Thank you for making this point, none of us here on Anet know what the airlines are telling Boeing. This may be what there biggest customers want. And yes with gas as cheap as it is right now, the itch to buy something shiny and new is not there for the airlines. I mean look at BBD, they have this shiny new aircraft that has awesome operating numbers and still has to put clearance prices on it to move it.

I believe that the order book for the MAX9 is not as rosy as it seems and many operators will convert orders from MAX9 to MAX8 and therein lies the incentive for Boeing to improve the MAX9

Company in Iceland ordered the MAX9 and MAX8 combo and the word in the company is that they will exercise conversion rights of the MAX9 to MAX8 and not take the MAX9. This is decision is not showing up in the in the order book yet

Quoting deltadawg (Reply 91):
Isn't the 739 already tail heavy?

If they are going to stretch it - why not stretch it in front of the wing - or proportionately more in front of the wing vs behind the wing.

Going in front of the wing should take care of the rotation issues.

What about a thrust bump? It seems like a 35,000 lb Leap is possible (read down in the article)

With heavier engines that are sitting more forward the aircraft is most likely nose heavy as it is, and if the thrust is increased the fin and rudder has to be redesigned and made bigger to counter greater thrust asymmetry in engine out situation
 
parapente
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Boeing Confirms Review Of Larger -7Max And -9Max - Pt. 1

Tue May 03, 2016 2:57 pm

Doing a 7.5 is really all about (as stated in various press articles) getting to the magic 150 pax mark.But (in dense form) the A319NEO (Flex) already does this - and look at the (lack of) sales of that aircraft. The problem is the plane(s) is too big (aka) too much wing/range/weight for the type of (shorter) sectors these 100-150 seat aircraft are primarily used for. OK would not cost much for Boeing to do it and perhaps get some sales - but is it really worth the effort?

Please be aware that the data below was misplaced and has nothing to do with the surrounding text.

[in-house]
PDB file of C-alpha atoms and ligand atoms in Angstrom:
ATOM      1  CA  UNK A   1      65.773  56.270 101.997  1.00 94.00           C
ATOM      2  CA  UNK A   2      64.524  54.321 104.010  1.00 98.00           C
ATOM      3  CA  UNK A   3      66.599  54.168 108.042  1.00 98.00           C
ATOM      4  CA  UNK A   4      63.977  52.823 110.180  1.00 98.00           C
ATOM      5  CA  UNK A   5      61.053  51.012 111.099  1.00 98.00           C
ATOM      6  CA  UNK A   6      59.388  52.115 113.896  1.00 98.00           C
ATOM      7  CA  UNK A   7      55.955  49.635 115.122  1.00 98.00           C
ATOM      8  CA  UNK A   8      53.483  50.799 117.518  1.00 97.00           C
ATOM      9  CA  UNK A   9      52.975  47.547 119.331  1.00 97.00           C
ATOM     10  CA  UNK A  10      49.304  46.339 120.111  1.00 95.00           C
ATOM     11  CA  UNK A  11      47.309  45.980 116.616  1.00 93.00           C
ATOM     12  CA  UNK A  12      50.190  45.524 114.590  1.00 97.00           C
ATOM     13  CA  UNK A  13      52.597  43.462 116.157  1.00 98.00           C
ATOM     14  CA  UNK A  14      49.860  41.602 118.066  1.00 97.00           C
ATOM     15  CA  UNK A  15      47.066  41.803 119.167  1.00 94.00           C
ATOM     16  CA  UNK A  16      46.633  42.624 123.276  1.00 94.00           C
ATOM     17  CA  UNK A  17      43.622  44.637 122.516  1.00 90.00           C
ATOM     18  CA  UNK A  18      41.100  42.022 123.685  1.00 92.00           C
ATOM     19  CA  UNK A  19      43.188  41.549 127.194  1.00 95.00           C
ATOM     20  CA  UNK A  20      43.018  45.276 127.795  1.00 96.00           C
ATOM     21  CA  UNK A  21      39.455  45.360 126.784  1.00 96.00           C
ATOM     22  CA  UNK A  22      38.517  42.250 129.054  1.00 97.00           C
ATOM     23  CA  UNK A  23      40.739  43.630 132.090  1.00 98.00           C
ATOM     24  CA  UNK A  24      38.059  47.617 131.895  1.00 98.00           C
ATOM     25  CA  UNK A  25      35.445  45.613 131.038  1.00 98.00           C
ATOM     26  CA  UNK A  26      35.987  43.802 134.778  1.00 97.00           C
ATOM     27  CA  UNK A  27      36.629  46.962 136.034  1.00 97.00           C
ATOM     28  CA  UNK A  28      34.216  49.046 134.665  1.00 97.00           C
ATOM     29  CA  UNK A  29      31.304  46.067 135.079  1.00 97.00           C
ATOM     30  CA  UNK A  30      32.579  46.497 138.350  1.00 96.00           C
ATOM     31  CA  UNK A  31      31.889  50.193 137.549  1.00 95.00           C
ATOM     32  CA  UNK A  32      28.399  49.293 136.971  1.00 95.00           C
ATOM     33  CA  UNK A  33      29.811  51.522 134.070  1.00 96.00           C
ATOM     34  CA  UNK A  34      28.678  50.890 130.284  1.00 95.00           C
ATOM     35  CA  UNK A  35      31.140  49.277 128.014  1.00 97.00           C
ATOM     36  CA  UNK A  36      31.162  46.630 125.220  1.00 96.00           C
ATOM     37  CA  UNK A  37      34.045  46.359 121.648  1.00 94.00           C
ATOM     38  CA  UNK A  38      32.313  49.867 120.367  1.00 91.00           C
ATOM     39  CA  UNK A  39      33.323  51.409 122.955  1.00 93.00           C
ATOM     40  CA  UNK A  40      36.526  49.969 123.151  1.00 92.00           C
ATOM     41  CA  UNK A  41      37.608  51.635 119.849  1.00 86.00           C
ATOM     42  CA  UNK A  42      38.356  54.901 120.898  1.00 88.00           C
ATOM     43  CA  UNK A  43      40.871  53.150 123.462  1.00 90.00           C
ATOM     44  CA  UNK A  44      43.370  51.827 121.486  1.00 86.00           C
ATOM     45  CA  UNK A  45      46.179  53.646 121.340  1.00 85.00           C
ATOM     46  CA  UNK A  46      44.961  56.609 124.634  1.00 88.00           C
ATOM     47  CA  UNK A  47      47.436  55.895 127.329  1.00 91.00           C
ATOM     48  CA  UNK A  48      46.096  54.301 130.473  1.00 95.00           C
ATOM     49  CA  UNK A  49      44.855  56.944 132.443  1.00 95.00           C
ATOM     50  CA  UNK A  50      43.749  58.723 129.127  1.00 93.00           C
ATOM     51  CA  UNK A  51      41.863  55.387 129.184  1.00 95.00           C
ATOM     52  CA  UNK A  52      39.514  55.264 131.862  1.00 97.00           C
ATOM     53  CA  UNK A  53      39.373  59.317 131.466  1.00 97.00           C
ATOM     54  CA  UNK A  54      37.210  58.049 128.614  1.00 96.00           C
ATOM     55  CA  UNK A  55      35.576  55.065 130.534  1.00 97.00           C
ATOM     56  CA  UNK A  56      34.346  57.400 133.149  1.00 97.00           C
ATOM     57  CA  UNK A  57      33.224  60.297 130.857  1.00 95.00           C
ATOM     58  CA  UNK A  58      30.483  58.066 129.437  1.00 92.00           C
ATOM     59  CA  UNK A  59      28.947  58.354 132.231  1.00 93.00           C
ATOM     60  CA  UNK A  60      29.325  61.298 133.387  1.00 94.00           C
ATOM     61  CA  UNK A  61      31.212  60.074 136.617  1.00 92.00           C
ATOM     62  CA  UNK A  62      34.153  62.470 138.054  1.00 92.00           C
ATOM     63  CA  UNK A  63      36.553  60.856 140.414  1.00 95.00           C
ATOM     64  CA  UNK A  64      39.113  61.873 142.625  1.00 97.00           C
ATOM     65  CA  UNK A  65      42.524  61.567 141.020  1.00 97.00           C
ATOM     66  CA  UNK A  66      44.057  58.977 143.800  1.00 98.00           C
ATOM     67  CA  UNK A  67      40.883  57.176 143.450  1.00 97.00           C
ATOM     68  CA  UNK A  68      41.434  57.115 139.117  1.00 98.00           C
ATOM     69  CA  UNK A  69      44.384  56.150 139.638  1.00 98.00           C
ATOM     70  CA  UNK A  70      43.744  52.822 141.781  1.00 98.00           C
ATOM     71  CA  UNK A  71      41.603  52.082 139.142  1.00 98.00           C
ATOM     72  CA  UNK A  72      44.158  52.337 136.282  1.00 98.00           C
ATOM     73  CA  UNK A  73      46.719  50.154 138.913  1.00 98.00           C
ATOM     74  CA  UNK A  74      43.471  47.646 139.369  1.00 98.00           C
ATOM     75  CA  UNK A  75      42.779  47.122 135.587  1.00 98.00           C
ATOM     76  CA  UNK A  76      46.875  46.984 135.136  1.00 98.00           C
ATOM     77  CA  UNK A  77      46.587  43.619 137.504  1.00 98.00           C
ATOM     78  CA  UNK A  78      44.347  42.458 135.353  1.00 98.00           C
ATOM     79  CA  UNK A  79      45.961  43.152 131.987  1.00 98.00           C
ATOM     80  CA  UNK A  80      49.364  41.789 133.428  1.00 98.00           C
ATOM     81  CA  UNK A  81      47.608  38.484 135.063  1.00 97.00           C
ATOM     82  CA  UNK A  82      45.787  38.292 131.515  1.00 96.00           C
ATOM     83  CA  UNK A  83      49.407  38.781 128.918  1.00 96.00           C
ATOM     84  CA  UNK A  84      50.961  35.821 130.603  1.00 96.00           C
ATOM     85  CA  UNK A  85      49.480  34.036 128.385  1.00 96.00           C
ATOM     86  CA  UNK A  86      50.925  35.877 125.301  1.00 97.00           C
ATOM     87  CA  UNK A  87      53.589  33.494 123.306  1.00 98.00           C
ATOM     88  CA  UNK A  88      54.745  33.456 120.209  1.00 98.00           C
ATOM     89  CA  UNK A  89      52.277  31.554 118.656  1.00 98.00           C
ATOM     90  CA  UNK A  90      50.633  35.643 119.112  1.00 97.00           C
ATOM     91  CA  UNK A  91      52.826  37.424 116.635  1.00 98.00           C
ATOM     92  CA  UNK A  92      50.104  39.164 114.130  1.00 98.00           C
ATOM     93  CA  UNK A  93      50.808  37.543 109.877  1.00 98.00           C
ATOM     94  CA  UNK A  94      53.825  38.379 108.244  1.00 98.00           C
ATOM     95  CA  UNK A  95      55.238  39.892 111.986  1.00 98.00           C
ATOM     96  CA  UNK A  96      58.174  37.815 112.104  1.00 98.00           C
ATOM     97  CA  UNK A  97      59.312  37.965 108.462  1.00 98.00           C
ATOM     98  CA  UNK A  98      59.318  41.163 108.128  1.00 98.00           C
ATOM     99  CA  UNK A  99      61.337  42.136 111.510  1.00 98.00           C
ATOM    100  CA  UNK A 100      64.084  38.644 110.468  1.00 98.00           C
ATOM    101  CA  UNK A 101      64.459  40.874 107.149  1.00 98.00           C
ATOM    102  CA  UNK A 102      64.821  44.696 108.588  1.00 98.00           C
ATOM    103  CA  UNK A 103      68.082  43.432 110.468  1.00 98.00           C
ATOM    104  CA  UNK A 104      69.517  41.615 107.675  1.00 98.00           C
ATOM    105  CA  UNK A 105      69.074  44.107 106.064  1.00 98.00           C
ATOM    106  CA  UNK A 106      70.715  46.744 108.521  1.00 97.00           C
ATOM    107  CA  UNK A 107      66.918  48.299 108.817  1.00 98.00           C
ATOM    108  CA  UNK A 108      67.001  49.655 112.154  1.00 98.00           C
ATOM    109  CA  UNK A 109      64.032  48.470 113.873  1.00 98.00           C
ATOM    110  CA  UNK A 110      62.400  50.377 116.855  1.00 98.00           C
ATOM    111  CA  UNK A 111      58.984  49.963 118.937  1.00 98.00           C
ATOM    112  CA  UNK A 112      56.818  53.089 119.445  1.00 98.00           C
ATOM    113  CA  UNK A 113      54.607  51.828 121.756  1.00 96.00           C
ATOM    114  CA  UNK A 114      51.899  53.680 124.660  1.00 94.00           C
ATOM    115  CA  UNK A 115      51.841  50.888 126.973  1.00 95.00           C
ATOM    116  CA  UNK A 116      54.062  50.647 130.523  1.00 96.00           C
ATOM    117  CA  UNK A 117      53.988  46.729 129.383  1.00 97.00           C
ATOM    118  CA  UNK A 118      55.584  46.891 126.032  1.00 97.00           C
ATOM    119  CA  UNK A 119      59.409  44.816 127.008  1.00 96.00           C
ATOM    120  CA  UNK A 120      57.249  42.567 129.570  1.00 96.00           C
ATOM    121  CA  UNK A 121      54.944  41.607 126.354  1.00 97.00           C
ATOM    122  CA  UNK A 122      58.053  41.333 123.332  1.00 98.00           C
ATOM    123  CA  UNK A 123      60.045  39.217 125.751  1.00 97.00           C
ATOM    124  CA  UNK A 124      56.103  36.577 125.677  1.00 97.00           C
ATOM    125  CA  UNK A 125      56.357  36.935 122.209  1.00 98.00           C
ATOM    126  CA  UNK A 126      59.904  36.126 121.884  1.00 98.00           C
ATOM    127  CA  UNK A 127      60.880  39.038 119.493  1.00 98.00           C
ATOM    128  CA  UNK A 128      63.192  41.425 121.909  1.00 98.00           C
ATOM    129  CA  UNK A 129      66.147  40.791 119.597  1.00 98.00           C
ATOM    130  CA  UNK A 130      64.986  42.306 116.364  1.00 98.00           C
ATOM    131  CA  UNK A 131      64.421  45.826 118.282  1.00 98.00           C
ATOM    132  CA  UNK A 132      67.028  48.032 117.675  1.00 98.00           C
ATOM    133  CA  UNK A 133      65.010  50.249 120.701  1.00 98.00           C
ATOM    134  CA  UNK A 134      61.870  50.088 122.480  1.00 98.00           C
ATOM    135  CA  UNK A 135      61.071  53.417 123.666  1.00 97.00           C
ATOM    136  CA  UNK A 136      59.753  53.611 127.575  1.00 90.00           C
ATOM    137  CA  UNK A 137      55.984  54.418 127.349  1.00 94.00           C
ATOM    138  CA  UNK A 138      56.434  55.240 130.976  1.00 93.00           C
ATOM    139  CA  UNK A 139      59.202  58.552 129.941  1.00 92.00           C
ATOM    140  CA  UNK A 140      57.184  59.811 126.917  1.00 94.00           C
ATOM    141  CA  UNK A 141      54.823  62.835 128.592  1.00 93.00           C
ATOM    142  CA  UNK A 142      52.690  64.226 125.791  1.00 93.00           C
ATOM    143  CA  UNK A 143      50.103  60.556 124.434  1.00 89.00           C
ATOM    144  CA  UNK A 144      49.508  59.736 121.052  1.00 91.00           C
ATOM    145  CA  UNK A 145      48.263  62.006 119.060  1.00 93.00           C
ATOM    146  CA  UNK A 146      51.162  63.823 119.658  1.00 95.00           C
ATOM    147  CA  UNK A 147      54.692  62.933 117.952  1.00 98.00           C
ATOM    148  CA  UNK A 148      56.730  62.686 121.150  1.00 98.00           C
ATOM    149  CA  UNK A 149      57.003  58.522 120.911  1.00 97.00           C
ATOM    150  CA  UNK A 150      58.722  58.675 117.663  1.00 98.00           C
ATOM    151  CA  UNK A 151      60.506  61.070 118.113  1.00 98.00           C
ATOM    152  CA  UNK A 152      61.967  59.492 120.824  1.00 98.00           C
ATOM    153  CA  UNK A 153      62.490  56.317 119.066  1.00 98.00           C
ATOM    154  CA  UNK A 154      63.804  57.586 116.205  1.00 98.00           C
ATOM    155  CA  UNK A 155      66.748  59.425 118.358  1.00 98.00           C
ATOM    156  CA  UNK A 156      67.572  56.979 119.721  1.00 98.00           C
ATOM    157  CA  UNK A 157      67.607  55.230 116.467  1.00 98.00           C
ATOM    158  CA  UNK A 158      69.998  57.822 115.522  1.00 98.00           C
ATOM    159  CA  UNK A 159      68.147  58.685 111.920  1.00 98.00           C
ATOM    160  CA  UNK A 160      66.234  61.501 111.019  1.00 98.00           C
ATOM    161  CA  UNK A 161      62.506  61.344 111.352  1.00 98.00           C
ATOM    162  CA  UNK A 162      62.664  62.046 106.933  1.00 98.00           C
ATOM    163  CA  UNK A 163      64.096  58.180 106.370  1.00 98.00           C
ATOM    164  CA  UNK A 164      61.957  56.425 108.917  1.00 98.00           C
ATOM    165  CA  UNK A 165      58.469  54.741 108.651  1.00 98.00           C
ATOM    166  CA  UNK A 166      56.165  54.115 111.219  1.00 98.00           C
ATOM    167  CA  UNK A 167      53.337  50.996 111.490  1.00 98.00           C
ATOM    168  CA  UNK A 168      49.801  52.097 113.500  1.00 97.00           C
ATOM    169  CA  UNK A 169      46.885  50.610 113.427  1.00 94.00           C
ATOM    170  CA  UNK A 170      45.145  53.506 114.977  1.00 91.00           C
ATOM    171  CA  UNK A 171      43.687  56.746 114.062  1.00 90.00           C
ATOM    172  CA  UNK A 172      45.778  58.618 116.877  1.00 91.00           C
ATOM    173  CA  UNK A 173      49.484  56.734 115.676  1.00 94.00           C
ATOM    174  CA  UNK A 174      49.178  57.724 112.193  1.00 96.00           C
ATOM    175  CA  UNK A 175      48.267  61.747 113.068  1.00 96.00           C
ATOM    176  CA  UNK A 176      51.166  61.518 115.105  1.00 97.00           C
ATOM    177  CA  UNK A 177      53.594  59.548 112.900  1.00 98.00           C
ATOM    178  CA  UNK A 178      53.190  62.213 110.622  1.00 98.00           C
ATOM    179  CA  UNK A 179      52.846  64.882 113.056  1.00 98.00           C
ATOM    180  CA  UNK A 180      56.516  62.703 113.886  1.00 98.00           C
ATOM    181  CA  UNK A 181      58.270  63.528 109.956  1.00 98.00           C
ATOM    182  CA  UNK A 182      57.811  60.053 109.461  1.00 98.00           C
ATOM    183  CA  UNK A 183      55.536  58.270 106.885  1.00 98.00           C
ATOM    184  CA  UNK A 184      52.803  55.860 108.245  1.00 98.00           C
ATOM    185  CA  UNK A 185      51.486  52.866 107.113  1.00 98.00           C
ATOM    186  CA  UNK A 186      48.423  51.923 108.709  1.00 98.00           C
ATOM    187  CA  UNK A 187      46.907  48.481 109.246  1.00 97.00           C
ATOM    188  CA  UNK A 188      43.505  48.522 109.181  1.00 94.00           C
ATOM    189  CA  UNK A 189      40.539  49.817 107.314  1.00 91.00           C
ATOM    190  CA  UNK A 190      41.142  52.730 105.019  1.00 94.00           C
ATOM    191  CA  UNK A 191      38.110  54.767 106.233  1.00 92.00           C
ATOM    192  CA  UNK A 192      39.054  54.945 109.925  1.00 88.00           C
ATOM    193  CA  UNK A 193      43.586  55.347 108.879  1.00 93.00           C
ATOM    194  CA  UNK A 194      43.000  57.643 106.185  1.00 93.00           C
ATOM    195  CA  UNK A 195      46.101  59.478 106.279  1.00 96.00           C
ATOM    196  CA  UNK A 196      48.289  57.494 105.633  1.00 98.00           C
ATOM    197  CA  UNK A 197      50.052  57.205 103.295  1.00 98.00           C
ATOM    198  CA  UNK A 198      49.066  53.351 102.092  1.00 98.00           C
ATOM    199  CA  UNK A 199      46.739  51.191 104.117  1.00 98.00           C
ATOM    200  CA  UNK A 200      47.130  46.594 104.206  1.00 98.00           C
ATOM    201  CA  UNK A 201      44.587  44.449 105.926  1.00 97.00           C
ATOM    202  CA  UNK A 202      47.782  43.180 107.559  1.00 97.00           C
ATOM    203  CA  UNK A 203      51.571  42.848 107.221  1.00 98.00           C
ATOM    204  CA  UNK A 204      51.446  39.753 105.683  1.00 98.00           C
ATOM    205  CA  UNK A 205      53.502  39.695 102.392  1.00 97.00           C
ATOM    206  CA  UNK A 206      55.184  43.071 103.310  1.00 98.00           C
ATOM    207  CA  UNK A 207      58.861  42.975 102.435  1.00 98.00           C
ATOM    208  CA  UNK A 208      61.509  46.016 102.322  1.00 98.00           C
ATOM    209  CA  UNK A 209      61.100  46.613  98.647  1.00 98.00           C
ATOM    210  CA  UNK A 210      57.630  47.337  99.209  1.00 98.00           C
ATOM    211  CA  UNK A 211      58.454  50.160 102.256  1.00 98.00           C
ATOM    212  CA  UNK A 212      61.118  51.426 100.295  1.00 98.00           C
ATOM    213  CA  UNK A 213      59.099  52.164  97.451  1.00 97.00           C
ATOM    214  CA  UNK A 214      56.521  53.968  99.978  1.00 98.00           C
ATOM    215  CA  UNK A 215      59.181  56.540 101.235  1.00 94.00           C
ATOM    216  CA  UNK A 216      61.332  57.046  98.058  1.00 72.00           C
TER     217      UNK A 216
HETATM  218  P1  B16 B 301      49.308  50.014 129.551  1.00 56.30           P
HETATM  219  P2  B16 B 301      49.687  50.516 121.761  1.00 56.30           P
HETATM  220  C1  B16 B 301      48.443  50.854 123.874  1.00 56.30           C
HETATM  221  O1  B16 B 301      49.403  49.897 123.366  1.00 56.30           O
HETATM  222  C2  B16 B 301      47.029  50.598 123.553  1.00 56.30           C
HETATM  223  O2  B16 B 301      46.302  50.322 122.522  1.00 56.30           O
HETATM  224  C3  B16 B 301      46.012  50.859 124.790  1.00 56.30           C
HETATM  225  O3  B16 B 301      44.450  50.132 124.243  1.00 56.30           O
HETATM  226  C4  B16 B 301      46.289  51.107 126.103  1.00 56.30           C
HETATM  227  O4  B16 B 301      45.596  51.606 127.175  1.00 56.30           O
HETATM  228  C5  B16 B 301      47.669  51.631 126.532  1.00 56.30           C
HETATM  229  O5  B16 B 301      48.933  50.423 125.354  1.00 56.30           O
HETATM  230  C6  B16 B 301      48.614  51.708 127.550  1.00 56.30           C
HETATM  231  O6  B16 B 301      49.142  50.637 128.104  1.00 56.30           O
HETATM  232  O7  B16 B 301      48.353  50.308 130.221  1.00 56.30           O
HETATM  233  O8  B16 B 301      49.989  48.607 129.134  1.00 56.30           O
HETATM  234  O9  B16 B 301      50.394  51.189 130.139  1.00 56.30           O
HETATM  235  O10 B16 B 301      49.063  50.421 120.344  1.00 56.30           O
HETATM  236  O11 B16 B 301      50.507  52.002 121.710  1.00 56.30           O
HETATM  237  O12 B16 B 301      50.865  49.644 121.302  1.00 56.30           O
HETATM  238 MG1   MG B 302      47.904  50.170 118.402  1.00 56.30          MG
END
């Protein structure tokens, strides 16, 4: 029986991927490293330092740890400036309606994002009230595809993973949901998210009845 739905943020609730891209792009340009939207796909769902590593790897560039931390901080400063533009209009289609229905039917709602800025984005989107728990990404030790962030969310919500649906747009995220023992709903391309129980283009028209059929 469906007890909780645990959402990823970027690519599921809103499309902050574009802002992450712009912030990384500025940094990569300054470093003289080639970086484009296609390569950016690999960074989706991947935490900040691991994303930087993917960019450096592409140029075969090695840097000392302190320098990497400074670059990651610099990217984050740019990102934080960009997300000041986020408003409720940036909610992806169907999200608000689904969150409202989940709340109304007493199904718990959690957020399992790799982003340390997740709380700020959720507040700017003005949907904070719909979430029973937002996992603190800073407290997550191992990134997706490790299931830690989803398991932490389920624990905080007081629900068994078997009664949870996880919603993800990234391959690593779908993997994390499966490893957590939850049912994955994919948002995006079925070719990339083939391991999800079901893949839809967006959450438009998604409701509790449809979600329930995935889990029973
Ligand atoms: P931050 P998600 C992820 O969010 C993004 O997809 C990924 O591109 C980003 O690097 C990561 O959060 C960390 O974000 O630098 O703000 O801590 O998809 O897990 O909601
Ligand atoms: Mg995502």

Doing a 9.5 is different ,at least it's in the right market direction.But like everybody else it's very hard to see how they will do it without changing the plane a huge amount.But they must have found a way.
But anyway the A321NEO is still likely to be the better aircraft (and a transcon 322 up their sleeve if they are pushed?) In fact the optimal aircraft for the market in this area is likely to be 250 pax in dense one class (obviously less in 2 class - perhaps 220-230).This cannot be achieved with the 737 frame.

Farnbrough will be interesting.Although the optimal announcement timing for Boeing (for a new aircraft) would be 24 months later.
 
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DocLightning
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Boeing Confirms Review Of Larger -7Max And -9Max - Pt. 1

Tue May 03, 2016 3:04 pm

Quoting sv11 (Reply 56):

Concorde's main landing gear shortens during retraction process apparently
http://www.concordesst.com/gear.html

That would add weight and complexity and make the new airplane even less competitive than the A320 family.

Quoting Flyingclrs727 (Reply 61):
I know the tooling no longer exists, but if the idea were worthwhile, Boeing could build new tooling.

When people here speak of "tooling," they are often speaking of large jigs used to assemble entire aircraft. Many of the pieces of tooling used by Boeing are the size of small-to-medium office buildings.

Producing the 757 landing gear again would probably not be an insurmountable task, but it would be pointless. Landing gear are designed and optimized for their individual aircraft wing boxes. A 757 wing box is designed to hold a 757 fuselage (which has a different cross section forward and aft of the wing). To mount a 737 fuselage on a 757 wing box would require redesign of the entire wing box. And Boeing probably does not have the tooling to assemble the wing box anymore, anyway. So it would be an entire new wing box and thus an entirely new wing for the 737 at which point you have a clean sheet design with limited commonality with the 737, thus not a 737.